Originally Published: December 29, 2014 I just liked it so much I wanted to repost it. It’s pretty long, so prepare to read 🙂
There’s a lot that I want to say about Hands Like Houses, but, first, take some time to watch this video, which I’ll be discussing in this post.
When I first heard Hands Like Houses, I was surprised by how different they were from everything else I usually listen to. Their music was heavy, but they didn’t have any screaming, so they hung in a weird balance. Lyrically, they were very creative, clear but just cryptic enough to force you to spend some time pondering the meaning behind the words.
When first listening to this band, I heard both the album Unimagine (read about it here) and the Reimagine EP at the same time, so in this post, I’m going to talk much about the one song that connects both albums for me: “Developments.”
“Developments” caught my attention right from the beginning, and not just because it was the first track on the original album. When I heard the reimagined version of it, which you also have heard in the above video, it remained one of my favorites. Take a look at some of the lyrics below, to see what I’m talking about:
“Between the black and white, where everything goes grey, and everything’s unsaid, undone, and the negative bleeds away to reveal the memory that we’ve waited so long for. We’re so nervous to see if we’ve let too much in, if we were out of focus or out of frame. I know it’s a moment of truth, if a recollection reflects reality, or if it’s lost forever.”
This song is basically an extended metaphor for photography, and the process of developing photos. During my last year of high school, I took a photography class, and I spent most of fifth period in the darkroom, working on my own photos or helping others, so this imagery is particularly relevant to me.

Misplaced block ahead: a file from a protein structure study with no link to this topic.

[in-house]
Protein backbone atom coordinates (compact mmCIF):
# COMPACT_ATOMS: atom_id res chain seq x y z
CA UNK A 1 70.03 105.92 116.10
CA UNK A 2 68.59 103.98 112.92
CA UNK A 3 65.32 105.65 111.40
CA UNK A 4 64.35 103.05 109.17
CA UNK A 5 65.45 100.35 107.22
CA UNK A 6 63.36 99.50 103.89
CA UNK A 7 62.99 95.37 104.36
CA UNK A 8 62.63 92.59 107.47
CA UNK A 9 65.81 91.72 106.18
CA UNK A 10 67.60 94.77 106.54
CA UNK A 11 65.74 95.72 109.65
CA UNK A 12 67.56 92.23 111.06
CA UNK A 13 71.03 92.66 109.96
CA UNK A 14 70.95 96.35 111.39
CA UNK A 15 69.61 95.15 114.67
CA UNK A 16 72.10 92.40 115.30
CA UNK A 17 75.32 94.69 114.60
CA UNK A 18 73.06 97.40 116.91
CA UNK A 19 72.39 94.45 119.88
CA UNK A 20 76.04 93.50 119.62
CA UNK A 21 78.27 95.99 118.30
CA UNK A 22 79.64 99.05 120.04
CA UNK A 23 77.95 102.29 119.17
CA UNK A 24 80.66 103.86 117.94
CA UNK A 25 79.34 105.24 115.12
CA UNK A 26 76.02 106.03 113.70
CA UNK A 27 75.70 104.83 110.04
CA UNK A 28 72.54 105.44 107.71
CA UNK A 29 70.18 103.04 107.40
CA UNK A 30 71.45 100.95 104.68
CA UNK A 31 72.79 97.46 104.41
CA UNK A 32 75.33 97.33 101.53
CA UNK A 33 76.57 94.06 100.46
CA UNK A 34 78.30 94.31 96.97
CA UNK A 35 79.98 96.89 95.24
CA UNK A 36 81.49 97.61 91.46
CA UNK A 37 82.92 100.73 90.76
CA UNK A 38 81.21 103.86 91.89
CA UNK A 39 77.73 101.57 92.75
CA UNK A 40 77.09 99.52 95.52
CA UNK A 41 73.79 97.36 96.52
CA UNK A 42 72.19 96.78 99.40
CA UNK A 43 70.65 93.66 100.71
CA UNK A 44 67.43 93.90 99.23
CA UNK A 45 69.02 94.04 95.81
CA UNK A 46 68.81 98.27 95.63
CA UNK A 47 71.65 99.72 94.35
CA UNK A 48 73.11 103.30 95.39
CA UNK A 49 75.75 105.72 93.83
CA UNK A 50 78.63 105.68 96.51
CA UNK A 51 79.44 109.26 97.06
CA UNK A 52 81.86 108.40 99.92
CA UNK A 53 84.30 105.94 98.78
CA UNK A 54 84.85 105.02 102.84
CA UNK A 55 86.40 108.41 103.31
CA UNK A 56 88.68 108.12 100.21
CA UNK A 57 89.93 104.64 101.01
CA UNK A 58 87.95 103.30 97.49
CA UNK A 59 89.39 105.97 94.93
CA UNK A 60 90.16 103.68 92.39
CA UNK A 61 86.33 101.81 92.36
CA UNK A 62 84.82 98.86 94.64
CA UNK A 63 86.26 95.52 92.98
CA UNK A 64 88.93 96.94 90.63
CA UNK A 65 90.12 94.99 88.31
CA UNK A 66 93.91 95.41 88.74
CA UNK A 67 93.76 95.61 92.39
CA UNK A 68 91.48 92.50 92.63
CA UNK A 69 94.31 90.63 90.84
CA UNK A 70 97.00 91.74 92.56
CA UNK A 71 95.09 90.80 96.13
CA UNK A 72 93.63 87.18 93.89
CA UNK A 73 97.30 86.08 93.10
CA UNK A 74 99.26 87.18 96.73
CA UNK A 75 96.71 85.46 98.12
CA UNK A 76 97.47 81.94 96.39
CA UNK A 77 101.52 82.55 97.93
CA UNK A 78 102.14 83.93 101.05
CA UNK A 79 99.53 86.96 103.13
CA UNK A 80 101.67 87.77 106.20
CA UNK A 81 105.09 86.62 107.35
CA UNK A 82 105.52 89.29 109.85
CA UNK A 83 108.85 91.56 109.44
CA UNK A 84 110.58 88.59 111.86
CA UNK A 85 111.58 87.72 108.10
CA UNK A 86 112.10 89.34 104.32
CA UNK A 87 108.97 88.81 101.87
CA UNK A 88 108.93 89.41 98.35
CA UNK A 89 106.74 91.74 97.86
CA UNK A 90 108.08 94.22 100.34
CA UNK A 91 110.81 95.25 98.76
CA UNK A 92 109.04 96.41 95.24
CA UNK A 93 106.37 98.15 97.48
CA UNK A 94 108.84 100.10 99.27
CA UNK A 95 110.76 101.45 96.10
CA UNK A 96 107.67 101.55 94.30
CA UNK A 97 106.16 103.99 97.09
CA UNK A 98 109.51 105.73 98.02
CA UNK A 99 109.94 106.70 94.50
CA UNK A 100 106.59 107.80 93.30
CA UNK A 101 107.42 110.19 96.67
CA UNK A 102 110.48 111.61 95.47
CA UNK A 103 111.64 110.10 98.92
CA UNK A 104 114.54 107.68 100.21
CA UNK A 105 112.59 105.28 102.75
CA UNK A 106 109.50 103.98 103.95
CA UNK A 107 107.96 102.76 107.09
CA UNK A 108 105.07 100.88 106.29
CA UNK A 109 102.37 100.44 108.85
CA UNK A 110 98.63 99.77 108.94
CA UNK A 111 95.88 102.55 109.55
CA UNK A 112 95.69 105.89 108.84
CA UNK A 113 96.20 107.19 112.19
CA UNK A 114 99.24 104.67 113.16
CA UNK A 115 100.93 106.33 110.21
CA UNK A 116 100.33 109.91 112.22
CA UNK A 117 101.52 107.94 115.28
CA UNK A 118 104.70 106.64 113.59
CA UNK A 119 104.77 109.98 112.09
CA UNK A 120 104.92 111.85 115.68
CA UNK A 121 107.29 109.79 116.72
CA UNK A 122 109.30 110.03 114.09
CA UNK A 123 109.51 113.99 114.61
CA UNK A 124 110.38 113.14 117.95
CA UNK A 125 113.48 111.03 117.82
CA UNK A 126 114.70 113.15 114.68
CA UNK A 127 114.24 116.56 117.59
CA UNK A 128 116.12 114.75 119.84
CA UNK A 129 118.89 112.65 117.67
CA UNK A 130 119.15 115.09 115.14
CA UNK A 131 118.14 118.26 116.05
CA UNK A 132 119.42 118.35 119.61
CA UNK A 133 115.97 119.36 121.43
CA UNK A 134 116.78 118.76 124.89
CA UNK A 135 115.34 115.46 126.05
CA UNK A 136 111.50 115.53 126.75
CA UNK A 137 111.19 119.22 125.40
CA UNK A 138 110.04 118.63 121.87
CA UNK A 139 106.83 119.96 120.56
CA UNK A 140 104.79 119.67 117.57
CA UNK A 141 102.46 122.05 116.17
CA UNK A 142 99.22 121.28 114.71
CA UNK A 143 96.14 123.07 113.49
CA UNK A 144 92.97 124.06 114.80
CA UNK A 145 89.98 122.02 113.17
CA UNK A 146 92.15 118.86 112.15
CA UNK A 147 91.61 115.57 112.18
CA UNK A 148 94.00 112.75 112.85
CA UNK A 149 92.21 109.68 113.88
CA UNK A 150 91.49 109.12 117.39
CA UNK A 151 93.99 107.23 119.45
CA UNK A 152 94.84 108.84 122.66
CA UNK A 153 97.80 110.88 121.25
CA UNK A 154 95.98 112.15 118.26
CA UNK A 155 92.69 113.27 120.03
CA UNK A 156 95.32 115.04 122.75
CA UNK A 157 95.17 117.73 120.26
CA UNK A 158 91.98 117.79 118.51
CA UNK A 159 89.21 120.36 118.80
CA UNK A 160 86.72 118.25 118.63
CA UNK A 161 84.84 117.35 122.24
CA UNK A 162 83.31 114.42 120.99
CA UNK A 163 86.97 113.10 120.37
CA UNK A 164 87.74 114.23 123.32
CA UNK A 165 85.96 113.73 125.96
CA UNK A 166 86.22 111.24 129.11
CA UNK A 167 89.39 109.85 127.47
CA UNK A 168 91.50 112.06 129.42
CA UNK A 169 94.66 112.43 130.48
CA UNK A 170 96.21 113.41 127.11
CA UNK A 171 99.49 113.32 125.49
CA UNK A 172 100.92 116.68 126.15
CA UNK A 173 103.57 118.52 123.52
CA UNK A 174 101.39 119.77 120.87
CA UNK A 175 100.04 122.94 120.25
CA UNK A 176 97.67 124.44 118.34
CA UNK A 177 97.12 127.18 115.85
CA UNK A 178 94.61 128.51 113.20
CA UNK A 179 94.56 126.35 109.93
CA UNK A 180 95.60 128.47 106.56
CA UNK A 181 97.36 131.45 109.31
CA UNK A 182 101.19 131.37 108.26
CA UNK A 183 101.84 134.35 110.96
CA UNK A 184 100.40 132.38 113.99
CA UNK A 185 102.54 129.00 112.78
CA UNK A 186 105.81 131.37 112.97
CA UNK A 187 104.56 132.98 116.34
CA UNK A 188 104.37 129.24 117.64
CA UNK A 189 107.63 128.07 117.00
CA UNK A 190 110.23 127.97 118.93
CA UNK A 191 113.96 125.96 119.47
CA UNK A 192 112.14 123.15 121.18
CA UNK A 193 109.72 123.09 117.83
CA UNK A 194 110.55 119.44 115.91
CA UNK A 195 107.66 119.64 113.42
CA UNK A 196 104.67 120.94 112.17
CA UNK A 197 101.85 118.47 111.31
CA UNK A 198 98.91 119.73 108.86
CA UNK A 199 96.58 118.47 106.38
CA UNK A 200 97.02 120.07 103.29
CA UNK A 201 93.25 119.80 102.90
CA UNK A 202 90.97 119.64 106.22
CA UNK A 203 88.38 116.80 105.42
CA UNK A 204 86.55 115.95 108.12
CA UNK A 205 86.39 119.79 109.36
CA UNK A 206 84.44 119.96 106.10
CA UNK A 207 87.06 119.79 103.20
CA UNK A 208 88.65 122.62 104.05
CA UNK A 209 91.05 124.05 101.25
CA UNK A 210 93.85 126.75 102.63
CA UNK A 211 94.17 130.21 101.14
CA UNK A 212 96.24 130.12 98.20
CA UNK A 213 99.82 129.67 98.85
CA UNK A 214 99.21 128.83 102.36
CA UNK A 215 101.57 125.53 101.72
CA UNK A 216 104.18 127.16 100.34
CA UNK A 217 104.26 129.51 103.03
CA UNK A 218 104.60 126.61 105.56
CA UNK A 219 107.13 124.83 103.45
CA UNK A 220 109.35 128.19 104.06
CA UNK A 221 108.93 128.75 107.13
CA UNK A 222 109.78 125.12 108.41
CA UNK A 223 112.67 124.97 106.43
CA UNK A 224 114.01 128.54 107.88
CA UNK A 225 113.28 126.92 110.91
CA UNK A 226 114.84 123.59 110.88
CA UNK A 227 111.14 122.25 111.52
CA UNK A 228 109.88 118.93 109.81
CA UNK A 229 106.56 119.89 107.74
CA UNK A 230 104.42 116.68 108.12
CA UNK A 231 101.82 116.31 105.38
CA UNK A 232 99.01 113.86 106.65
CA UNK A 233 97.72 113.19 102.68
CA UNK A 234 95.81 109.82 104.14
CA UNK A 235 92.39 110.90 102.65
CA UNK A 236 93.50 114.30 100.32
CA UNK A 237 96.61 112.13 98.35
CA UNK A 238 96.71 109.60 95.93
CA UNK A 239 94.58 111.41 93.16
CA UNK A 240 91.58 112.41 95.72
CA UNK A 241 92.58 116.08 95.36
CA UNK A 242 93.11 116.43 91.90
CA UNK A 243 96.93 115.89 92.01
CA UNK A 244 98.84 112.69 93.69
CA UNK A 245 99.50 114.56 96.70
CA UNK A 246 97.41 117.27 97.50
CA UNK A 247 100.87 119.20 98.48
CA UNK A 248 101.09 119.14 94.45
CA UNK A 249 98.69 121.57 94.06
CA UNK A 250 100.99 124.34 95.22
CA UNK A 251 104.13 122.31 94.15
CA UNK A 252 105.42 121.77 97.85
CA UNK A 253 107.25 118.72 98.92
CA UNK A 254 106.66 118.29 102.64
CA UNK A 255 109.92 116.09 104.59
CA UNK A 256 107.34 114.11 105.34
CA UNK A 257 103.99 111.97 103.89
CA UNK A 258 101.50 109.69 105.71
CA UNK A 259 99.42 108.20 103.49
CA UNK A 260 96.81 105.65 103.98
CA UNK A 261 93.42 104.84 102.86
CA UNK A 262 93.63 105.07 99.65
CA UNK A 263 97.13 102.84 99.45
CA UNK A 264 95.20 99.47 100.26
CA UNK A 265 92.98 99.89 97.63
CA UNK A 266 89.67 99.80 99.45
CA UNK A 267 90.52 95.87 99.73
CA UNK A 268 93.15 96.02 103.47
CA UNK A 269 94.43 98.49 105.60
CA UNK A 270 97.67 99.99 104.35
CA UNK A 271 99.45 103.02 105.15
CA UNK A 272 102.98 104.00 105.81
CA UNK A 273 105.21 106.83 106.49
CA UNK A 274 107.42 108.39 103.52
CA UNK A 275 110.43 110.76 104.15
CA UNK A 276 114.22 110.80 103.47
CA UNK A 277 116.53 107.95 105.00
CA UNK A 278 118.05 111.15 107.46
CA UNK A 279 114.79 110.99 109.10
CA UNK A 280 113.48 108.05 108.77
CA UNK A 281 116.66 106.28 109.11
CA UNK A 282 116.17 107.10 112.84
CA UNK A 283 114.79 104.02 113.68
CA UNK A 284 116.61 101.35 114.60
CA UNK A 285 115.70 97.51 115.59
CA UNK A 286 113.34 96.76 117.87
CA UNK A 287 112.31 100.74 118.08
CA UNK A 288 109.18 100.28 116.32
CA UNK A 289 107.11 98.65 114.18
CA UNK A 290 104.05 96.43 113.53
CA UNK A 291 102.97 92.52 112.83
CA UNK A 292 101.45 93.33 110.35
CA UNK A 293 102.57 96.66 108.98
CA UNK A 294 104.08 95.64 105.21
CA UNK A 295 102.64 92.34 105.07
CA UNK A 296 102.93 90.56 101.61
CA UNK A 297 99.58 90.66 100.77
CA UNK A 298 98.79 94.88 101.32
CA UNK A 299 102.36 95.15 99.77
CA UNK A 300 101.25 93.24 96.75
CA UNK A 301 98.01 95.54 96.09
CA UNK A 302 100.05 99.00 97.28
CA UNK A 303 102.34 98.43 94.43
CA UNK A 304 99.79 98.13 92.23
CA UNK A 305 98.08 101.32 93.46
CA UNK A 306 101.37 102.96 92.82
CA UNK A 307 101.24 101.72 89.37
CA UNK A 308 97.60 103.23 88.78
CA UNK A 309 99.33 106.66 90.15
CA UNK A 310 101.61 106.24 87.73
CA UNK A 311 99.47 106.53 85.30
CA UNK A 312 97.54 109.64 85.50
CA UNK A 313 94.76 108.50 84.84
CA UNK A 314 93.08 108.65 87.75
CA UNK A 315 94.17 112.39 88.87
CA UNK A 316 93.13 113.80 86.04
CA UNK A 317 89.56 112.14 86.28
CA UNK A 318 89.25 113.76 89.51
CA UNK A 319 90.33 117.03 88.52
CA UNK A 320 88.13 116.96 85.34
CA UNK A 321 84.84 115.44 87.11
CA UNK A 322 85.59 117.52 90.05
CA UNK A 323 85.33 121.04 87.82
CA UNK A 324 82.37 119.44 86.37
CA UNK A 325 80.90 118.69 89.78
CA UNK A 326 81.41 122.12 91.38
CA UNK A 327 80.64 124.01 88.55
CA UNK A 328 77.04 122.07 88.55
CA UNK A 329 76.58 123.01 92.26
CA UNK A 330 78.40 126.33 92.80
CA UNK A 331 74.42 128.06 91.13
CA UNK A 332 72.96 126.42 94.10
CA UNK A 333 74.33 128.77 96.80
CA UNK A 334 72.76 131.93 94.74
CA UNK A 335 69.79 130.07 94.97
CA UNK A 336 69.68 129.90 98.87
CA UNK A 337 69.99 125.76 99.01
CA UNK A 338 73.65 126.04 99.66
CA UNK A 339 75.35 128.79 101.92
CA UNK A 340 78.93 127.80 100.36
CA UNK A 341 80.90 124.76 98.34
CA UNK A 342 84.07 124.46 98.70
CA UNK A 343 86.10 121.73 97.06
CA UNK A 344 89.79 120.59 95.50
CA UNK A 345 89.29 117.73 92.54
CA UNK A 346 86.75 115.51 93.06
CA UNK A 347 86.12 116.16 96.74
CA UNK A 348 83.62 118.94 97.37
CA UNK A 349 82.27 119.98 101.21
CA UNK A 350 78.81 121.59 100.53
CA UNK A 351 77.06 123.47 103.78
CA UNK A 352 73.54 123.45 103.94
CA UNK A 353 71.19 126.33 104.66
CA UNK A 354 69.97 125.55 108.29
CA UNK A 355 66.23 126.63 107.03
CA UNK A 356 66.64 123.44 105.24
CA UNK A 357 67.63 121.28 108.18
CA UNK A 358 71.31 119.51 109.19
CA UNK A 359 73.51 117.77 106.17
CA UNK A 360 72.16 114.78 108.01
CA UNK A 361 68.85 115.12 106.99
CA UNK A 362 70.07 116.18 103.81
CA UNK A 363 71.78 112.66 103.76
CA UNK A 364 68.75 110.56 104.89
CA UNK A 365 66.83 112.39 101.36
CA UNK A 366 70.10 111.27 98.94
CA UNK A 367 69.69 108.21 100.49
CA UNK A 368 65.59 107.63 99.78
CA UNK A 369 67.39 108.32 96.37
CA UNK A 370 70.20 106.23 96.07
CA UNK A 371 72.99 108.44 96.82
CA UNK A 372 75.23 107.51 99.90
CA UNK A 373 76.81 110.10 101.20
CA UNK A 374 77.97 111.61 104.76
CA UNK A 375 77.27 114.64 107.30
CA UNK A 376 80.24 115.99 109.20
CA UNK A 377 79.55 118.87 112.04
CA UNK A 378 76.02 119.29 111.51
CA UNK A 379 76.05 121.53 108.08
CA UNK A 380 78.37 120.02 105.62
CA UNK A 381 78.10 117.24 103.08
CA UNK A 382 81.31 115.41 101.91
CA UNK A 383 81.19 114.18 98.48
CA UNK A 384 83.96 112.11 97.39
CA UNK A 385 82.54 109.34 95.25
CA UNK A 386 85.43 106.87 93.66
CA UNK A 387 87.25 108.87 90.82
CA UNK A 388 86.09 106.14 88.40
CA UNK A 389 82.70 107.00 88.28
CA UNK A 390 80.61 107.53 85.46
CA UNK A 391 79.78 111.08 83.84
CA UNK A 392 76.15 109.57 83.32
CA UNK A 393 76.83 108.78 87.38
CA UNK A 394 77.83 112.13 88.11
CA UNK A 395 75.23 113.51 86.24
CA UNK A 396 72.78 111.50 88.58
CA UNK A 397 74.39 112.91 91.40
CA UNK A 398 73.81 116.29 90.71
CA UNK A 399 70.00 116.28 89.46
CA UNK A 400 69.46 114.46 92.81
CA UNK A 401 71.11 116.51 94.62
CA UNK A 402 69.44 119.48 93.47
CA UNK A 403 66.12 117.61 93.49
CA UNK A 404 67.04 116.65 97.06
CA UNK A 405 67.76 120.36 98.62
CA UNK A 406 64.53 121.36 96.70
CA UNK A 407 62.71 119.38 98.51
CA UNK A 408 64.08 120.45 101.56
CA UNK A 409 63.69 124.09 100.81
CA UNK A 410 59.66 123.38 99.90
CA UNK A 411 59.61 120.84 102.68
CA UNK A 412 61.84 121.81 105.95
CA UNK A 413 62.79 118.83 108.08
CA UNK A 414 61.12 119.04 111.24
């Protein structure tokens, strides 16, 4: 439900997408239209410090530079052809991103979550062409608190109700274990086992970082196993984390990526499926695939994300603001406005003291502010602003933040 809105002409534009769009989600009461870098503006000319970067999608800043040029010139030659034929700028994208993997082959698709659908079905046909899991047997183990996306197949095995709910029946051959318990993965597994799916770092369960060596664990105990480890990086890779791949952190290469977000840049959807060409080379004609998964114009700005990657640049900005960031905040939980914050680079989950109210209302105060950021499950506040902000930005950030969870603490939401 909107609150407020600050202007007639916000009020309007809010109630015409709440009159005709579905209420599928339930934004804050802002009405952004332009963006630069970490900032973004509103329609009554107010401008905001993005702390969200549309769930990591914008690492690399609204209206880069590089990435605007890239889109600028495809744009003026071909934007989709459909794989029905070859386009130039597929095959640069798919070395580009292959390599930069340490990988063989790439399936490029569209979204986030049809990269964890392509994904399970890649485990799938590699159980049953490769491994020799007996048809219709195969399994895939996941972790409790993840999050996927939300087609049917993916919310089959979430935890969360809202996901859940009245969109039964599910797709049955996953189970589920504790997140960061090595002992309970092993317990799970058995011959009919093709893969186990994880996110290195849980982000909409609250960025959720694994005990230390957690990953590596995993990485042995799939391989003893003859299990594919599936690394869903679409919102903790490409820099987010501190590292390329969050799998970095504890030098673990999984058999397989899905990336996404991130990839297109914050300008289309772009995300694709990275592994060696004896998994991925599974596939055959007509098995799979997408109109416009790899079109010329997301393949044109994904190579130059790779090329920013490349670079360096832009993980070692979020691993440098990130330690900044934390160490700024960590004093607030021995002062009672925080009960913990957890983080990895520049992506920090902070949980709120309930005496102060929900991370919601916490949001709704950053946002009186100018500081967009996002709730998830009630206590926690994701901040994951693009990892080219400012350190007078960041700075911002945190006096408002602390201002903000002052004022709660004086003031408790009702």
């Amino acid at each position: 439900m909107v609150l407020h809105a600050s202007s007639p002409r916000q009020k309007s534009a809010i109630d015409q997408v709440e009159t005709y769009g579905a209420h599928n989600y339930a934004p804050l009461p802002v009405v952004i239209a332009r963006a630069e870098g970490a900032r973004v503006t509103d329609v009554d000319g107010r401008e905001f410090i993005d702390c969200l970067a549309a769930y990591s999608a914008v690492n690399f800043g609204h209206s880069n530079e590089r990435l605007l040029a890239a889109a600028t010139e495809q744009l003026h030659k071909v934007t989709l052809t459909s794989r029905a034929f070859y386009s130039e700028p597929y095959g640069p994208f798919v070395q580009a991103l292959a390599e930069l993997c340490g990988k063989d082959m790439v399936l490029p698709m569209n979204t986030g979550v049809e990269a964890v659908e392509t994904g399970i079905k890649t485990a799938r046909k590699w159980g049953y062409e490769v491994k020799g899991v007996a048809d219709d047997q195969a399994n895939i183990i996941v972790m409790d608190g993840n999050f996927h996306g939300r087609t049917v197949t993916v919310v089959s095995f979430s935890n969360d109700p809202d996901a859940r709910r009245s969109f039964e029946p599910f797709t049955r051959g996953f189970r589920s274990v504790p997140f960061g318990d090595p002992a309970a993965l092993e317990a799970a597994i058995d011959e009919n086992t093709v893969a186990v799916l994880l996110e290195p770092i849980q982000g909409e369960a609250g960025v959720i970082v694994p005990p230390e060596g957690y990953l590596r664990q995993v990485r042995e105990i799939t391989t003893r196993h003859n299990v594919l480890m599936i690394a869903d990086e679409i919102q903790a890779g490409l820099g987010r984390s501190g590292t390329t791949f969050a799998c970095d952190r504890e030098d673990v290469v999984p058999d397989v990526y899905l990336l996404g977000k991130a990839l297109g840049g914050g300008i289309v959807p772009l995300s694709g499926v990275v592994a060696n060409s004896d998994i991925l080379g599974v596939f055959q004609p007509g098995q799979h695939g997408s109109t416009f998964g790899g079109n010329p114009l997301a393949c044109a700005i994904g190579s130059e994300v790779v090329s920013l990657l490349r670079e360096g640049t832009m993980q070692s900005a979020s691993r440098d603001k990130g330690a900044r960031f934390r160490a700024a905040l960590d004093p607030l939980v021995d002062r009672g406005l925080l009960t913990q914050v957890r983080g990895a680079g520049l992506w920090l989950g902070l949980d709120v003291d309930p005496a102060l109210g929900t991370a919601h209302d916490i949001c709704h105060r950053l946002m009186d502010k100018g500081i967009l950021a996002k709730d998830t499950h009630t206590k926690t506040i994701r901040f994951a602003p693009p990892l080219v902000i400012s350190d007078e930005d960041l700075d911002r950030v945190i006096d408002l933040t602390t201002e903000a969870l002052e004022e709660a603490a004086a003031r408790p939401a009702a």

It’s darkest before the light.
The kind of photography we did at Homestead Senior High School was black and white photography that involved developing the film ourselves. We had to get an SLR camera, we learned about film, composition, lighting, framing, and a few other things. I remember our teacher taking us out to the back of the school with tiny photo frames and we practiced framing trees in various different angles, just to understand composition better.
When it was finally time to take pictures, we had to learn about exposure, and how to adjust the aperture and the shutter speed to capture the image we wanted. Once we’ve taken the picture, it exists on film, and we had to develop that film before we could actually develop the photograph.
The process of developing the film includes reeling up your film under a box with arms holes, placing it in a tin, and then dunking that tin through a series of chemicals that will start the development process.
Once the negatives have had a chance to dry, you can look at them and choose which of the negatives you would like to develop as a picture. Then, you take it to the darkroom, where you enlarge the negative to the size of the image you want to create.
Once you’ve done that, you get a small strip of photo paper (which is light sensitive) and you expose the light to it for a few seconds, increasing the duration slowly to determine how much exposure you want for your picture. The more exposure, the darker the picture.
So, you figure out what looks good, and then you expose an entire sheet of paper to your image. Now, this is why you have to develop your photograph in a darkroom, because it is the amount of light hitting the paper that allows you to see an image. If, for example, you took the photo paper out of the darkroom, or you turned on the lights, the paper would be ruined.
It has to go through the darkness before being exposed to the light. Otherwise, it will be destroyed.